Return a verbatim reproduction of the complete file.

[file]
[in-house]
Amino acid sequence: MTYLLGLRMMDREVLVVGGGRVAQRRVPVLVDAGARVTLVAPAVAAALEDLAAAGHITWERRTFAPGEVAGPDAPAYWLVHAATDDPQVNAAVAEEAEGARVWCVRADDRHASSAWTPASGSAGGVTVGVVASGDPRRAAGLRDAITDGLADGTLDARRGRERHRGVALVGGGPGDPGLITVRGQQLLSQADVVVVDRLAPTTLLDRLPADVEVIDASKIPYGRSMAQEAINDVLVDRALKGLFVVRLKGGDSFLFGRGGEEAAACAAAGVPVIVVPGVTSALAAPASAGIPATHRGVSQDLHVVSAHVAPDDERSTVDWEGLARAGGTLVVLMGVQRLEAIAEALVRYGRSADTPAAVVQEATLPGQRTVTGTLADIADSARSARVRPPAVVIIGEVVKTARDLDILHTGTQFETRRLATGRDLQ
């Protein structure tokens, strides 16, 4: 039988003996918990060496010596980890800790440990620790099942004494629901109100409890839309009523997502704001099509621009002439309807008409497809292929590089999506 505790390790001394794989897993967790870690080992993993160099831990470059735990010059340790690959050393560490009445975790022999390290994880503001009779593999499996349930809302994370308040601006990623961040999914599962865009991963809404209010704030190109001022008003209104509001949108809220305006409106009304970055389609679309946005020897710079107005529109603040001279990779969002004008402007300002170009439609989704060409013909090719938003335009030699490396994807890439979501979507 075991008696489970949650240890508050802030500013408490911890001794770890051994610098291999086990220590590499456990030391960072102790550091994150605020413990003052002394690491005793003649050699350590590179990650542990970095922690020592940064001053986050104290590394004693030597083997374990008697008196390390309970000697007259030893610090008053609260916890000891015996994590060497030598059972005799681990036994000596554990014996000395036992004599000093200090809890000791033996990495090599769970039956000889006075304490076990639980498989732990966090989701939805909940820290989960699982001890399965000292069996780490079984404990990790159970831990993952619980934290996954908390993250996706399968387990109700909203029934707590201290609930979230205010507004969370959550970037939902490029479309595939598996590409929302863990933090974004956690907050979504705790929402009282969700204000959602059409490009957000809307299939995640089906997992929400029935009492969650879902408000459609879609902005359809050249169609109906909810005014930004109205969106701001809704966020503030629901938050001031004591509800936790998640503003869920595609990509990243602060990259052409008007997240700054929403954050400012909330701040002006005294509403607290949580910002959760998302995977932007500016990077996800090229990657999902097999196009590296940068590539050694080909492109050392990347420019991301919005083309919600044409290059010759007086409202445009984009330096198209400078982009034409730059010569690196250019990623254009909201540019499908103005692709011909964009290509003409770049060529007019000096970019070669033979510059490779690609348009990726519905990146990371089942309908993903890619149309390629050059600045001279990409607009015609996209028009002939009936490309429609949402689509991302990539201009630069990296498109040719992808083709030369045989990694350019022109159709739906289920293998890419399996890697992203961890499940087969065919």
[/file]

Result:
[in-house]
Amino acid sequence: MTYLLGLRMMDREVLVVGGGRVAQRRVPVLVDAGARVTLVAPAVAAALEDLAAAGHITWERRTFAPGEVAGPDAPAYWLVHAATDDPQVNAAVAEEAEGARVWCVRADDRHASSAWTPASGSAGGVTVGVVASGDPRRAAGLRDAITDGLADGTLDARRGRERHRGVALVGGGPGDPGLITVRGQQLLSQADVVVVDRLAPTTLLDRLPADVEVIDASKIPYGRSMAQEAINDVLVDRALKGLFVVRLKGGDSFLFGRGGEEAAACAAAGVPVIVVPGVTSALAAPASAGIPATHRGVSQDLHVVSAHVAPDDERSTVDWEGLARAGGTLVVLMGVQRLEAIAEALVRYGRSADTPAAVVQEATLPGQRTVTGTLADIADSARSARVRPPAVVIIGEVVKTARDLDILHTGTQFETRRLATGRDLQ
């Protein structure tokens, strides 16, 4: 039988003996918990060496010596980890800790440990620790099942004494629901109100409890839309009523997502704001099509621009002439309807008409497809292929590089999506 505790390790001394794989897993967790870690080992993993160099831990470059735990010059340790690959050393560490009445975790022999390290994880503001009779593999499996349930809302994370308040601006990623961040999914599962865009991963809404209010704030190109001022008003209104509001949108809220305006409106009304970055389609679309946005020897710079107005529109603040001279990779969002004008402007300002170009439609989704060409013909090719938003335009030699490396994807890439979501979507 075991008696489970949650240890508050802030500013408490911890001794770890051994610098291999086990220590590499456990030391960072102790550091994150605020413990003052002394690491005793003649050699350590590179990650542990970095922690020592940064001053986050104290590394004693030597083997374990008697008196390390309970000697007259030893610090008053609260916890000891015996994590060497030598059972005799681990036994000596554990014996000395036992004599000093200090809890000791033996990495090599769970039956000889006075304490076990639980498989732990966090989701939805909940820290989960699982001890399965000292069996780490079984404990990790159970831990993952619980934290996954908390993250996706399968387990109700909203029934707590201290609930979230205010507004969370959550970037939902490029479309595939598996590409929302863990933090974004956690907050979504705790929402009282969700204000959602059409490009957000809307299939995640089906997992929400029935009492969650879902408000459609879609902005359809050249169609109906909810005014930004109205969106701001809704966020503030629901938050001031004591509800936790998640503003869920595609990509990243602060990259052409008007997240700054929403954050400012909330701040002006005294509403607290949580910002959760998302995977932007500016990077996800090229990657999902097999196009590296940068590539050694080909492109050392990347420019991301919005083309919600044409290059010759007086409202445009984009330096198209400078982009034409730059010569690196250019990623254009909201540019499908103005692709011909964009290509003409770049060529007019000096970019070669033979510059490779690609348009990726519905990146990371089942309908993903890619149309390629050059600045001279990409607009015609996209028009002939009936490309429609949402689509991302990539201009630069990296498109040719992808083709030369045989990694350019022109159709739906289920293998890419399996890697992203961890499940087969065919």